How generational trauma affects students (and how to support them)

8 min read
August 18, 2022

Generational trauma (also sometimes called intergenerational or transgenerational trauma) is a term that is used to describe the impact of a traumatic experience, not only on one generation but on subsequent generations after the event. In order to best support our students’ health and well-being, acknowledging and addressing the impact of generational trauma is necessary and urgent.

What is generational trauma?

Generational trauma is a kind of trauma that isn’t just experienced by one person but extends from one generation to the next. “It can be silent, covert, and undefined, surfacing through nuances and inadvertently taught or implied throughout someone’s life from an early age onward,” says licensed clinical psychologist and parenting evaluator Melanie English, PhD*.*

For example, a great grandmother who was placed in a concentration camp in Germany may have learned to cope by “cutting off” her emotions. Because of this, this grandmother may interact with her family in an emotionally distant fashion. The transmission of the historical trauma may begin to negatively affect her grandchildren and her grandchildren’s children, etc., leading to generations of emotional distance, defensive behaviors around expression of emotions, and denial.

Here are some other ways that generational trauma can show up in families:

  • A family might seem emotionally numb or have strong hesitancies about discussing feelings
  • A family might see discussing feelings as a sign of weakness
  • Another family might have trust issues with “outsiders” and seem continually conflictual
  • Some families might seem anxious and overly protective of their children or family members, even when there is no threat of danger

Who can experience generational trauma?

Anyone can feel the effects of generational trauma. However, there are particular groups that are more susceptible due to history, such as descendants of Holocaust survivors, African Americans in the U.S. and around the world, children of immigrants and people in countries that have endured years, even decades, of war, etc. Additionally, domestic violence, sexual assault or sexual abuse, and hate crimes are other acts that can result in generational trauma.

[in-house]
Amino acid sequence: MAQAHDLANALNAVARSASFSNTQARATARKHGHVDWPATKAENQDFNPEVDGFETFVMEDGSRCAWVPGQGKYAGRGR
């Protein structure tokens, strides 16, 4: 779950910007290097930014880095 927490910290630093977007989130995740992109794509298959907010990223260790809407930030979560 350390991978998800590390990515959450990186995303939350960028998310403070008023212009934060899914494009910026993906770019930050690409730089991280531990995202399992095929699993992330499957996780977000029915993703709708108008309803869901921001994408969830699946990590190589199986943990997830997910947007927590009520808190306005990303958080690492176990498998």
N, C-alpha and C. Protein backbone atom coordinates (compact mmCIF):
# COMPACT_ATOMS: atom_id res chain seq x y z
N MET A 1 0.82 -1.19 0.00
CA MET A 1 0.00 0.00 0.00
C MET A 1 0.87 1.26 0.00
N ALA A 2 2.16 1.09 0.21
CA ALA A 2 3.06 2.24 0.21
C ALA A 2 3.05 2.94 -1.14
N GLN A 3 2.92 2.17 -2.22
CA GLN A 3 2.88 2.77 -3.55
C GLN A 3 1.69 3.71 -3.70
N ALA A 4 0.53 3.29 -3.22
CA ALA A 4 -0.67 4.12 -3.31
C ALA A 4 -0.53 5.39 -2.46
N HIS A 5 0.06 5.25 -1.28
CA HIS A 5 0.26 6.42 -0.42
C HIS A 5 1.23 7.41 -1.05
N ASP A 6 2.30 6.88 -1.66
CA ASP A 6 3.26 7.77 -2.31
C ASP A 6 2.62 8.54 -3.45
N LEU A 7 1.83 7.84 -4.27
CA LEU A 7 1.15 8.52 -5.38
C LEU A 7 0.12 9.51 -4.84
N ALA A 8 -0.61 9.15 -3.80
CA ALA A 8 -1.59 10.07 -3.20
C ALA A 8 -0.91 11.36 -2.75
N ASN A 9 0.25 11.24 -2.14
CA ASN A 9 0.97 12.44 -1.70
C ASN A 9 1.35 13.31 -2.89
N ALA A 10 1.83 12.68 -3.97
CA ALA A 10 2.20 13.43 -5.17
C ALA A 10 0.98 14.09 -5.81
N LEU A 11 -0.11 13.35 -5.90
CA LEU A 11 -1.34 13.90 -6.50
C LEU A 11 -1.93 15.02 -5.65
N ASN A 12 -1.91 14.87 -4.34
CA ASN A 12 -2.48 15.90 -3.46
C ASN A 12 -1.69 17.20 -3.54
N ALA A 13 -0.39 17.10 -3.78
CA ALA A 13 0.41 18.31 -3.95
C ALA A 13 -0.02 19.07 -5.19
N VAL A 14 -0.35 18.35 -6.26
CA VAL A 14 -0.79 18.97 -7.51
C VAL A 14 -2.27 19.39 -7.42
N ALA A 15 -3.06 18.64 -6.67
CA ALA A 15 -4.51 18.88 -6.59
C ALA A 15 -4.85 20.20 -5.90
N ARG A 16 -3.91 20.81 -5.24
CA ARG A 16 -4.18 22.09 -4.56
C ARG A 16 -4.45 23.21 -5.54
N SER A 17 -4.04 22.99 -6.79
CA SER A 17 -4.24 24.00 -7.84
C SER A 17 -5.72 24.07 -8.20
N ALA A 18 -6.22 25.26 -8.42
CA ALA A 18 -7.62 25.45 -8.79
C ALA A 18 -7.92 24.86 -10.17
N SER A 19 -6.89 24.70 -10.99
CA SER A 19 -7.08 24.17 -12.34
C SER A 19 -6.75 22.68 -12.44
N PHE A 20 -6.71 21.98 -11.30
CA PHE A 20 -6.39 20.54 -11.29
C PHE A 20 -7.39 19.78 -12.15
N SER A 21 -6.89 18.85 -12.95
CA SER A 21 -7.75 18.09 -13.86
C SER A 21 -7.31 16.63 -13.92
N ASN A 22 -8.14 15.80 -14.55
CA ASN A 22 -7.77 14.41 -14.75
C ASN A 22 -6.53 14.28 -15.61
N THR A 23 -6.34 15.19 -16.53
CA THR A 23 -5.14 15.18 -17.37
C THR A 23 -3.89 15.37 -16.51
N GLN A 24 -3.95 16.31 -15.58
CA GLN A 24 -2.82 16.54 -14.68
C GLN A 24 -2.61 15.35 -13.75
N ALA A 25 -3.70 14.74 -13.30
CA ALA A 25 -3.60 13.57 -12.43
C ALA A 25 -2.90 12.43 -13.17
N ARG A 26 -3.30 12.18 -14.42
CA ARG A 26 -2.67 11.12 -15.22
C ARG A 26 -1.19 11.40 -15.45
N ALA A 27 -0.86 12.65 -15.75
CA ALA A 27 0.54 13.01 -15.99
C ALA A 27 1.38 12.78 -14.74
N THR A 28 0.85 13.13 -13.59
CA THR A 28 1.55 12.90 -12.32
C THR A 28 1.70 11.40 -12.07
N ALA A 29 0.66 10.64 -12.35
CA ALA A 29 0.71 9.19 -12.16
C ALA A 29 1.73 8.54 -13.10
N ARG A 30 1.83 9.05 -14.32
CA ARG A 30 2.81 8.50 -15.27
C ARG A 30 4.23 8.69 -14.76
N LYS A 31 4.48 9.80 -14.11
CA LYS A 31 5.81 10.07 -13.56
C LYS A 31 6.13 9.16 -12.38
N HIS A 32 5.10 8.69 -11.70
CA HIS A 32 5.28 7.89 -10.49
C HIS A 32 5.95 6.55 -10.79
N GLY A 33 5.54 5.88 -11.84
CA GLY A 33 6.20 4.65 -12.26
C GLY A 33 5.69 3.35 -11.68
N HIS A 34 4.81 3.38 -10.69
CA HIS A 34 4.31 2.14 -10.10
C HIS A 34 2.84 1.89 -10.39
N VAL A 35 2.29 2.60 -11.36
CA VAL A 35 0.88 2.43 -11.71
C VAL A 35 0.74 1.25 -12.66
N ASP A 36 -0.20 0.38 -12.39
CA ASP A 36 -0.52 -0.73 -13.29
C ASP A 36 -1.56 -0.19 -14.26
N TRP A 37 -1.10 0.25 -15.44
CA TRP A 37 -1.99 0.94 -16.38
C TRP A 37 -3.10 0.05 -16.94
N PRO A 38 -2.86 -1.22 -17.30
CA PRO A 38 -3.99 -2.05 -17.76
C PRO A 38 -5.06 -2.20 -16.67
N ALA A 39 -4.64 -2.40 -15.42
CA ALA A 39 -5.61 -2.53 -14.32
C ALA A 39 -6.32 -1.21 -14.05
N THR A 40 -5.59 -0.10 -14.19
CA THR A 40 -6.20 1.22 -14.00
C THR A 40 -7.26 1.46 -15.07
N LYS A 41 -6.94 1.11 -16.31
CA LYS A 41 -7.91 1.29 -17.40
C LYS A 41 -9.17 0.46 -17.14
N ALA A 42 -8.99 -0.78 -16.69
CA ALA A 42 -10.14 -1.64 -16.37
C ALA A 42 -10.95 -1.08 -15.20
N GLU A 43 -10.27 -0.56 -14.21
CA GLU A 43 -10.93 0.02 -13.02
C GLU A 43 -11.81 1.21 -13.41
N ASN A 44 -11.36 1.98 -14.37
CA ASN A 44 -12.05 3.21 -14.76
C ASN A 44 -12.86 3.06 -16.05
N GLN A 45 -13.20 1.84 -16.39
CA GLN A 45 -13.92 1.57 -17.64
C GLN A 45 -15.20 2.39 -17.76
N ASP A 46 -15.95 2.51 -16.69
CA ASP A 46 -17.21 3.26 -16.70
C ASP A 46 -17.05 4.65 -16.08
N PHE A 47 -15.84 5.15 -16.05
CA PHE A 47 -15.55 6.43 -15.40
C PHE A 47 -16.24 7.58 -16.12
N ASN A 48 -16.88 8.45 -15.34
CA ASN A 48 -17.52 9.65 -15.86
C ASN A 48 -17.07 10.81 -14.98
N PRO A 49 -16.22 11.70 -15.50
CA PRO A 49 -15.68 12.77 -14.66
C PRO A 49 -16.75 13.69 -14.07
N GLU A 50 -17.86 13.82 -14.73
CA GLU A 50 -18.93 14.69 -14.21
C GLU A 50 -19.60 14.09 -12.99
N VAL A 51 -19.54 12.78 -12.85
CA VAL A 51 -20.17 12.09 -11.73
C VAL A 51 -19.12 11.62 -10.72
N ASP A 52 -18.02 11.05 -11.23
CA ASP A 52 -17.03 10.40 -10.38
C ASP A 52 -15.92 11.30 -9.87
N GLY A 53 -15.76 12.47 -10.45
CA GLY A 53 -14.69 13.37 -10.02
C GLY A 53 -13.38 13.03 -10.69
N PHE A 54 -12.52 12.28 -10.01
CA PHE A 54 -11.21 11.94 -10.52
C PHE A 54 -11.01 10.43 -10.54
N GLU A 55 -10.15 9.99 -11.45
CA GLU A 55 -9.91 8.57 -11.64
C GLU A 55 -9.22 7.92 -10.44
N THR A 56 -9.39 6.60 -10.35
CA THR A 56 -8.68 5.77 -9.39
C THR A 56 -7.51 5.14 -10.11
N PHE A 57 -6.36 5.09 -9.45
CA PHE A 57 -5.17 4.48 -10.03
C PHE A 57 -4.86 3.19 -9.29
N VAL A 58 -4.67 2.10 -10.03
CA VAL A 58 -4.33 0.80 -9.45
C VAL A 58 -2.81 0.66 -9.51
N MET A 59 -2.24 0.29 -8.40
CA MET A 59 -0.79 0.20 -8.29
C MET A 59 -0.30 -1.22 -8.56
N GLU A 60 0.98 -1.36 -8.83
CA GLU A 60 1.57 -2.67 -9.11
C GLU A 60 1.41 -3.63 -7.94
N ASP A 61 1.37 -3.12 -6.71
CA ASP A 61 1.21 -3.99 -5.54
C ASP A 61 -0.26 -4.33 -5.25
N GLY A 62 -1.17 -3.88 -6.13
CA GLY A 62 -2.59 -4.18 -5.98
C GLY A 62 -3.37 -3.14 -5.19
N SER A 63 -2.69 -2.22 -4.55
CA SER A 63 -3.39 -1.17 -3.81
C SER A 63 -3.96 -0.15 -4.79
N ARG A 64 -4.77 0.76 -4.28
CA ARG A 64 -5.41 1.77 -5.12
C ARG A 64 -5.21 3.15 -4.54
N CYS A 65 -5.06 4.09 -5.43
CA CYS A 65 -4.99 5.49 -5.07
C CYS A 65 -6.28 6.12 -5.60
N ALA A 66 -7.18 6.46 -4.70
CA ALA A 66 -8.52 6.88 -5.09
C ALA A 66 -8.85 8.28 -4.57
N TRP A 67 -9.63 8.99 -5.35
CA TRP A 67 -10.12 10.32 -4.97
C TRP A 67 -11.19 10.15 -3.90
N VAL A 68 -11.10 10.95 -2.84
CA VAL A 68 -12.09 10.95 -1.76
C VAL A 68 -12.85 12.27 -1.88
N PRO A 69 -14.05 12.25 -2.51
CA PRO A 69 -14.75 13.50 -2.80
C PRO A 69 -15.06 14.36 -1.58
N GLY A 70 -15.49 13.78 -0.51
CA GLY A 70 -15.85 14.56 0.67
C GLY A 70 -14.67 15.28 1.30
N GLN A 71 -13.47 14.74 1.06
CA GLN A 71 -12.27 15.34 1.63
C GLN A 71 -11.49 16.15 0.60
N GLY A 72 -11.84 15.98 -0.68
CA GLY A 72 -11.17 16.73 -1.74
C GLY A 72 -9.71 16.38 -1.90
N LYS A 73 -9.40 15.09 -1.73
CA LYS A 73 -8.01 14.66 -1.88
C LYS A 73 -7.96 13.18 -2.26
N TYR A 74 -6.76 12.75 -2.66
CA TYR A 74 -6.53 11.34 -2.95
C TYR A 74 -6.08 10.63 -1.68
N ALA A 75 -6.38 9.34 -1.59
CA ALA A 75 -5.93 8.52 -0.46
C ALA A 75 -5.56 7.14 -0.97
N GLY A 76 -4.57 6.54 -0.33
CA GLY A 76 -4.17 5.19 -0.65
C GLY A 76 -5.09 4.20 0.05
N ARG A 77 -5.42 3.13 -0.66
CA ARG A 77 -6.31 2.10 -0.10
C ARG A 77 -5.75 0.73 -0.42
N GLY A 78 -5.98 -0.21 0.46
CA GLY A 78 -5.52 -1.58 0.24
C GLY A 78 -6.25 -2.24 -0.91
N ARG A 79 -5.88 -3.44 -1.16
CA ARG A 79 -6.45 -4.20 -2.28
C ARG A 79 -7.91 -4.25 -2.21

What does generational trauma look like?

Generational trauma can present in hyper-vigilance, a sense of a shortened future, mistrust, aloofness, high anxiety, depression, panic attacks, nightmares, insomnia, a sensitive fight or flight response, and issues with self-esteem and self-confidence. Family members who have suffered traumatic events may also have symptoms associated with Post Traumatic Stress Disorder (PTSD).

For school-age children it is important to know that many signs and symptoms are present when children are in the academic setting. Undealt-with trauma can manifest itself by children avoiding school, having difficulty focusing, dropping out of school, decrease in grades and test scores, and behavioral challenges such as suspensions and expulsions.

What teachers can do to help their students

In the words of Bessel Van der Kolk (author of “The Body Keeps the Score”), the ability to feel safe is “probably the most important aspect of mental health”.  When we grow up with family dynamics that make us feel unsafe and unvalidated in our feelings and experiences, we can struggle to move past our personal and familial trauma. Teachers can help students by allowing them to experience what is known as felt safety, which is an empathetic relationship based on someone’s unconditional acceptance of the individual’s thoughts, feelings, and experiences.

There are no easy answers, but generational trauma can be resolved if a holistic, intense intervention is put in place. This often involves individual therapy, though group/family therapy is another option. Professional help, along with listening to your students and letting them know that you are someone they can come to talk about their experiences with generational trauma, is key in making sure students feel safe in our classrooms.

Learn more about generational trauma here:

Sources –
duke.edu, apa.org
Written by
Lourdes Santiago